How To Reduce Lens Flare

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In case you don’t know what lens flare is in photography, let us explain it to you in a simple way. Lens flare refers to a common phenomenon where light is scattered or flared in a lens system in response to a bright light. This often produces an undesirable artifact within the image. 

Lens flare manifests itself in two ways – as scattered artifacts or as glare across various parts of the image. The glare makes the image look washed out because it reduces contrast and saturation. 

Unwanted lens flare can be the bane of an outdoor photographer's life. Yet on a sunny or glary day, it can be very difficult to eliminate and can ruin otherwise great photos. And while lens flare can also be a pretty cool effect, let's take a look at a few of the ways that a photographer can reduce or eliminate it altogether. Of course, in case you feel that lens flare gives a special touch to your images (especially portraits!) make sure to keep it. It can give a certain cinematic vibe to portrait images and it is often deliberately used to invoke a sense of drama.

lens flare portraitImage by Mustafa Sayed

Use A Lens Hood

The easiest way to eliminate lens flare is to stop the bright light source (usually the sun) from directly hitting the front of your lens. The most convenient way to do that is with a lens hood. Lens hood is an inexpensive piece of equipment that anyone can purchase and use.

Most lens manufacturers include a lens hood with every lens they ship, but they are also easy to find and buy online and can save you a lot of headaches. Get a lens hood to match your specific lens – always check the lens diameter prior to buying lens hoods.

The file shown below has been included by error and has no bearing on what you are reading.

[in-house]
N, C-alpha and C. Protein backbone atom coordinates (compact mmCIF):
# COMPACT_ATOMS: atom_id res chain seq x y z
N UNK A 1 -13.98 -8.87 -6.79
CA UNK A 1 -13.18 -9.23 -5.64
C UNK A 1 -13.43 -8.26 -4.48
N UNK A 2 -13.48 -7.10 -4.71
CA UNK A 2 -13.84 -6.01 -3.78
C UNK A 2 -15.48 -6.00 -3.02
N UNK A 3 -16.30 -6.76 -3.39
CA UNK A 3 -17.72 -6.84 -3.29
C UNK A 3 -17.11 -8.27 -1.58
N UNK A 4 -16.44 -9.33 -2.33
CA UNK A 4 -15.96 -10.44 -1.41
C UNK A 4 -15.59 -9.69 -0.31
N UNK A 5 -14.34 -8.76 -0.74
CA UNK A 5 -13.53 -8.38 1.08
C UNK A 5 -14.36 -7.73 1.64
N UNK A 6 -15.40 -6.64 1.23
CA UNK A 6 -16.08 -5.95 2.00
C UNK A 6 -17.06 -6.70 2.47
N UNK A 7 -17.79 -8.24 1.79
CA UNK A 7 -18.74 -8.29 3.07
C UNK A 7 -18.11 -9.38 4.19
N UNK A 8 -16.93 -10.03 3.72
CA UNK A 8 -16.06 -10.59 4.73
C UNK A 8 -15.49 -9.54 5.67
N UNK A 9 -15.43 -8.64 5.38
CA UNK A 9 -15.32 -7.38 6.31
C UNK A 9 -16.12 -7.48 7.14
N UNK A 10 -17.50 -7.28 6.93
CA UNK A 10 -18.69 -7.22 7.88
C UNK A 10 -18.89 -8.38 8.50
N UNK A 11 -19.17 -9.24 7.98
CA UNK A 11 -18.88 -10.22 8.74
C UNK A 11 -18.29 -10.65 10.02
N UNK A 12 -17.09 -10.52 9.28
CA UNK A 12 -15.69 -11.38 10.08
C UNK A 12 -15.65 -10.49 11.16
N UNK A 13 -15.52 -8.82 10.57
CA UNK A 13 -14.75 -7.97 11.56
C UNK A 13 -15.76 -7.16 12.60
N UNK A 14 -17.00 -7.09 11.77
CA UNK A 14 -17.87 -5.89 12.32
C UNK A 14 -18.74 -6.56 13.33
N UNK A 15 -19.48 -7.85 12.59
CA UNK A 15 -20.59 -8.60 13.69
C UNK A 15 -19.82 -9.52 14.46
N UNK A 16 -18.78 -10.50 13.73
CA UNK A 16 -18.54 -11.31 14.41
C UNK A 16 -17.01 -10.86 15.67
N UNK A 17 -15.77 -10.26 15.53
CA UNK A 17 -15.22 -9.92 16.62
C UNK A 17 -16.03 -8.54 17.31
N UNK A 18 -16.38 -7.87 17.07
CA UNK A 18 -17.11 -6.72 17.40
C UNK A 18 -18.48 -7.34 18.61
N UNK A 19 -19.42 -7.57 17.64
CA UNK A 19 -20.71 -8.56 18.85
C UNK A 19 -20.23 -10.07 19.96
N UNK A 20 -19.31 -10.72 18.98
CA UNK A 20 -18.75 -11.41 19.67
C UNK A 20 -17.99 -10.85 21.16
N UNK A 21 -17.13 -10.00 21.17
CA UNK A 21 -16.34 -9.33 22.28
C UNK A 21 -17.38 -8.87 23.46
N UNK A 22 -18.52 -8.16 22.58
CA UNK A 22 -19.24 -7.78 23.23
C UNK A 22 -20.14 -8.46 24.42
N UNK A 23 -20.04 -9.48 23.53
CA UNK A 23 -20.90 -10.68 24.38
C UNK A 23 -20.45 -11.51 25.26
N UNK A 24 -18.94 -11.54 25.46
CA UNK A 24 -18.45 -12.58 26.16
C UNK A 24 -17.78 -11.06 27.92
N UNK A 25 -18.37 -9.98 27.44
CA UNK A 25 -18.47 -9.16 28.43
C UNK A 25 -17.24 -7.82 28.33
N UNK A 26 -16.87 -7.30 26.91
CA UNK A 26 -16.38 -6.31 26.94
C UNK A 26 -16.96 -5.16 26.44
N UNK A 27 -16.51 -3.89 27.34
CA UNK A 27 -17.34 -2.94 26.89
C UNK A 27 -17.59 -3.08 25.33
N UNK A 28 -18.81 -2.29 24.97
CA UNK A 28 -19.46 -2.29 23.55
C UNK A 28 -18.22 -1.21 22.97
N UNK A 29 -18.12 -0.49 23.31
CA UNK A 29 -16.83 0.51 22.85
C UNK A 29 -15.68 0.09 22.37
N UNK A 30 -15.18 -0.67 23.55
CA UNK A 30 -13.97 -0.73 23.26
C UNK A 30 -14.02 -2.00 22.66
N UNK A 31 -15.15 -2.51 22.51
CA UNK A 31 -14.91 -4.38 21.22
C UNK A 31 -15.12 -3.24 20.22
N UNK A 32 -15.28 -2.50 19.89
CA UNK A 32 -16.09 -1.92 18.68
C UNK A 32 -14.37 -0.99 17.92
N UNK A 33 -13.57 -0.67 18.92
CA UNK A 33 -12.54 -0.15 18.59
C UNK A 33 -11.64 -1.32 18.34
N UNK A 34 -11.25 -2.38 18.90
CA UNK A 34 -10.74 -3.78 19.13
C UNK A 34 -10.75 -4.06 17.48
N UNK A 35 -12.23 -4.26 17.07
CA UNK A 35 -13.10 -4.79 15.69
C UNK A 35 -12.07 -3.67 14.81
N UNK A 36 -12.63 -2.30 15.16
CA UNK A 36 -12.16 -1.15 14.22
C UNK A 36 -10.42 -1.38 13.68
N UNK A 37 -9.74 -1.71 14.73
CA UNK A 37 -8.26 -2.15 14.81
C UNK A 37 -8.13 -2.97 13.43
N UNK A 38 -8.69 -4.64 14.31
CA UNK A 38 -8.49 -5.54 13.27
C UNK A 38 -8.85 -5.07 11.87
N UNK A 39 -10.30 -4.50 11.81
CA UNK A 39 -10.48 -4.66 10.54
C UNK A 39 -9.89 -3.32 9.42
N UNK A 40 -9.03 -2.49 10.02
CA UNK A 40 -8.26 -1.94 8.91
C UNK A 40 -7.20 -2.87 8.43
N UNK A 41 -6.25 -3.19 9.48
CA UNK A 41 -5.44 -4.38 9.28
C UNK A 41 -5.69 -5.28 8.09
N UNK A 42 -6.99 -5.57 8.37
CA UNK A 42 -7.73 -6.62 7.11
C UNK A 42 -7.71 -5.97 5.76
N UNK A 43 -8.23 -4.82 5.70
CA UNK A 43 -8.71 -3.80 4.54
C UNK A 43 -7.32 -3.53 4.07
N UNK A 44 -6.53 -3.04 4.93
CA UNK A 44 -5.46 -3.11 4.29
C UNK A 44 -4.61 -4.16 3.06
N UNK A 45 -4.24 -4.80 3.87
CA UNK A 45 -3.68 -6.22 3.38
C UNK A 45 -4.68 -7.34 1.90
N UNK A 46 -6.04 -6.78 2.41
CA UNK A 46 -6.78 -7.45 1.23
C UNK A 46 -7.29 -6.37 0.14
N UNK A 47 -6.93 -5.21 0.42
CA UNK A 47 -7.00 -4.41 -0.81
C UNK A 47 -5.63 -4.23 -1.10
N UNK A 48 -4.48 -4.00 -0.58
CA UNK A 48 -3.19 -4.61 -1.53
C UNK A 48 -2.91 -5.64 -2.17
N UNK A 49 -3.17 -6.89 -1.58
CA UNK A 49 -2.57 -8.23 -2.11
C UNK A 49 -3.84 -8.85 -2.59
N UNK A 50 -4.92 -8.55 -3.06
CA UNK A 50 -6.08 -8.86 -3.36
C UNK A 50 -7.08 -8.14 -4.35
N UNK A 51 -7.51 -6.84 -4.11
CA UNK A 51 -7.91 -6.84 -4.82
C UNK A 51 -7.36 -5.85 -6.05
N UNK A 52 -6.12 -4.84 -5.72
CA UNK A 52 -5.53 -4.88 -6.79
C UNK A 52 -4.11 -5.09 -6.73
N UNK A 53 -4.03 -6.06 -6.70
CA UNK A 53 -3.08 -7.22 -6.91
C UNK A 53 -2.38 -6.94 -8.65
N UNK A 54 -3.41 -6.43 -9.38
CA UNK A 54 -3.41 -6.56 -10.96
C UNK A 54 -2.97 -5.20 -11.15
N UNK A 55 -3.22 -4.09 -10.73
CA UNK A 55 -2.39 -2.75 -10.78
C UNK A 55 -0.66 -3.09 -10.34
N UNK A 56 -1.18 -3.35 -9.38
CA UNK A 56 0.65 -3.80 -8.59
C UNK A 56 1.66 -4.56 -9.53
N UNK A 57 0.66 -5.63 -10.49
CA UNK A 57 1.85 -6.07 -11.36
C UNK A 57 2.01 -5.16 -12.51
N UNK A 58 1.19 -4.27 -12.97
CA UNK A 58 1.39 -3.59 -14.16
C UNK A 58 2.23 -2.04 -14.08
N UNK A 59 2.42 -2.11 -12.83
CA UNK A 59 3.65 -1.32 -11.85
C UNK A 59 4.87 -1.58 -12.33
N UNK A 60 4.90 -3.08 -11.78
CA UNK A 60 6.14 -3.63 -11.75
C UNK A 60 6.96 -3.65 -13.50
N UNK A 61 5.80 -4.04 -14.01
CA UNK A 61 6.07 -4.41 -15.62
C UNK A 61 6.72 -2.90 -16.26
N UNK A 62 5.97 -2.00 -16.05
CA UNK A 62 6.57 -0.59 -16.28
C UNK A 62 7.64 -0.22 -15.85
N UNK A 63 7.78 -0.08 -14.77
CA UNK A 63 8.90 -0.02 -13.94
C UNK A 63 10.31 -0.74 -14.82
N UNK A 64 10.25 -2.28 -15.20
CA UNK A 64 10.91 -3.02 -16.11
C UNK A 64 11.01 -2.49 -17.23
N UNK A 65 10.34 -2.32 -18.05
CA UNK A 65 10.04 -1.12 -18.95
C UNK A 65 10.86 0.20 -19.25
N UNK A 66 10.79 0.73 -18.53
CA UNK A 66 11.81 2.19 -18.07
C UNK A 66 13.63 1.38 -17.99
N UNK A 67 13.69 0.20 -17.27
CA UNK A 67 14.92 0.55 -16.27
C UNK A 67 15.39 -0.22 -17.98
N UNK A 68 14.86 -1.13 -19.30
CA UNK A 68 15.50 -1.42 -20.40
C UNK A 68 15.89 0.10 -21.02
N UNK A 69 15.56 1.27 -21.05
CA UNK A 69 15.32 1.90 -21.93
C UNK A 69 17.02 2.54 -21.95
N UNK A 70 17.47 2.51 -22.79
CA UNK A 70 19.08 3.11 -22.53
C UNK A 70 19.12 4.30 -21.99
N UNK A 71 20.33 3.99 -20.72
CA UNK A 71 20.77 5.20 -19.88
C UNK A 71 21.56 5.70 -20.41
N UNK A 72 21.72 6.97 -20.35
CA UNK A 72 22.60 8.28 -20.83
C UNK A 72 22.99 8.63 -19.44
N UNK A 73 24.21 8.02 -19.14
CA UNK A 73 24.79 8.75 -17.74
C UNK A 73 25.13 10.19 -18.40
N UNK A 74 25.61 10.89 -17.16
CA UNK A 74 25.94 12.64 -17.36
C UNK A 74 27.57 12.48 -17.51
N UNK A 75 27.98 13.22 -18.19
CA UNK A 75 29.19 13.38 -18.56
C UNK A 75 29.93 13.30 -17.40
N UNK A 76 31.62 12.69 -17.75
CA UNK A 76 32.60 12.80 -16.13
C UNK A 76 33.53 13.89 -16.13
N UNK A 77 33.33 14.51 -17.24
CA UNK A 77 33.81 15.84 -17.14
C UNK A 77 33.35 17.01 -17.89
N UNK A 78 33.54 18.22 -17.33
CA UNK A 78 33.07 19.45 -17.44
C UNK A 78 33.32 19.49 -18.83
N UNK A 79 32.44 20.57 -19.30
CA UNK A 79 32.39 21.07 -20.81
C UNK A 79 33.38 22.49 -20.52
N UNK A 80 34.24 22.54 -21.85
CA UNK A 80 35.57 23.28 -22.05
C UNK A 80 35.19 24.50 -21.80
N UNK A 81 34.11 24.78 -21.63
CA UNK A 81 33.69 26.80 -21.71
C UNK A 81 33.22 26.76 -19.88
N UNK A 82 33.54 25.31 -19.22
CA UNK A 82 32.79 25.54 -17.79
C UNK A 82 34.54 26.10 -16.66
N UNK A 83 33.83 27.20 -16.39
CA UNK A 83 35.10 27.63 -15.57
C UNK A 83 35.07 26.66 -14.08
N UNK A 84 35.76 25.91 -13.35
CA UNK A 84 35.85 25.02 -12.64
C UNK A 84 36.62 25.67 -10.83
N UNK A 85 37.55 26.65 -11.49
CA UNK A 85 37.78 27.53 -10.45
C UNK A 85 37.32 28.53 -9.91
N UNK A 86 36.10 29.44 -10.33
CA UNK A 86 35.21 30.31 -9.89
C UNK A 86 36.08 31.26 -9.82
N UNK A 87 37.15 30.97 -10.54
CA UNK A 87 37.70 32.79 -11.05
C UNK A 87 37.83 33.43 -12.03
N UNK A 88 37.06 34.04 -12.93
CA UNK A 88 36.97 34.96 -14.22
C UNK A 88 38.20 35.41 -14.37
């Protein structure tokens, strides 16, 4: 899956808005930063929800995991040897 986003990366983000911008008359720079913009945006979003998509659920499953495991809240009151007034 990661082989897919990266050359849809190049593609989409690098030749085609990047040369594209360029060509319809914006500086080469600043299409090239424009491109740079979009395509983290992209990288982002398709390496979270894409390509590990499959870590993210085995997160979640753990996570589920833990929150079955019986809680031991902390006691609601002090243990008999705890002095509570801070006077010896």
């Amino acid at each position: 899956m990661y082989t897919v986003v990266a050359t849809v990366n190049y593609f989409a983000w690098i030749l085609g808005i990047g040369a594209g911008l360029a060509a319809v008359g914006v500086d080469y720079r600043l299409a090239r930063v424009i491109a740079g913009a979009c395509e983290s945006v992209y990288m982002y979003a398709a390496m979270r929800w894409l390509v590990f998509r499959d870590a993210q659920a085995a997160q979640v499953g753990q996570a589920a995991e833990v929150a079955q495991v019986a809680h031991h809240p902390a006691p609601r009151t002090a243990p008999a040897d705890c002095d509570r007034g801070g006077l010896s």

Lens diameter is the physical measurement of the diameter of the front-most part of the lens. With DSLR lenses, it’s often threaded to allow a front element (such as filters and lens hoods) to screw in. The common sizes for the diameter of DSLR lenses are 43mm, 49mm, 52mm, 44mm, 58mm, 62mm, 68mm, 72mm, and 77mm. For instance, a 77mm filter won’t fit on a lens with a 72mm lens diameter – you can use an adapter, but it’s much easier to buy the correct lens hoods for your camera lenses.

There are 3 types of lens hoods:

  • Round
  • Petal
  • Square

The most common type of lens hood is round one and it is most often used with standard and telephoto lenses. Petal and square shapes are mostly used with wide-angle lenses because they prevent the hood from intruding in the picture and cutting off parts of it.

An added benefit of using a lens hood is that it serves as an additional layer of protection for the front lens element.While there’s no assurance that a lens hood can keep your lens safe when you drop it, there’s still a good chance that the hood will absorb most of the impact. Any photographer would rather have a cracked lens hood than a cracked front glass element.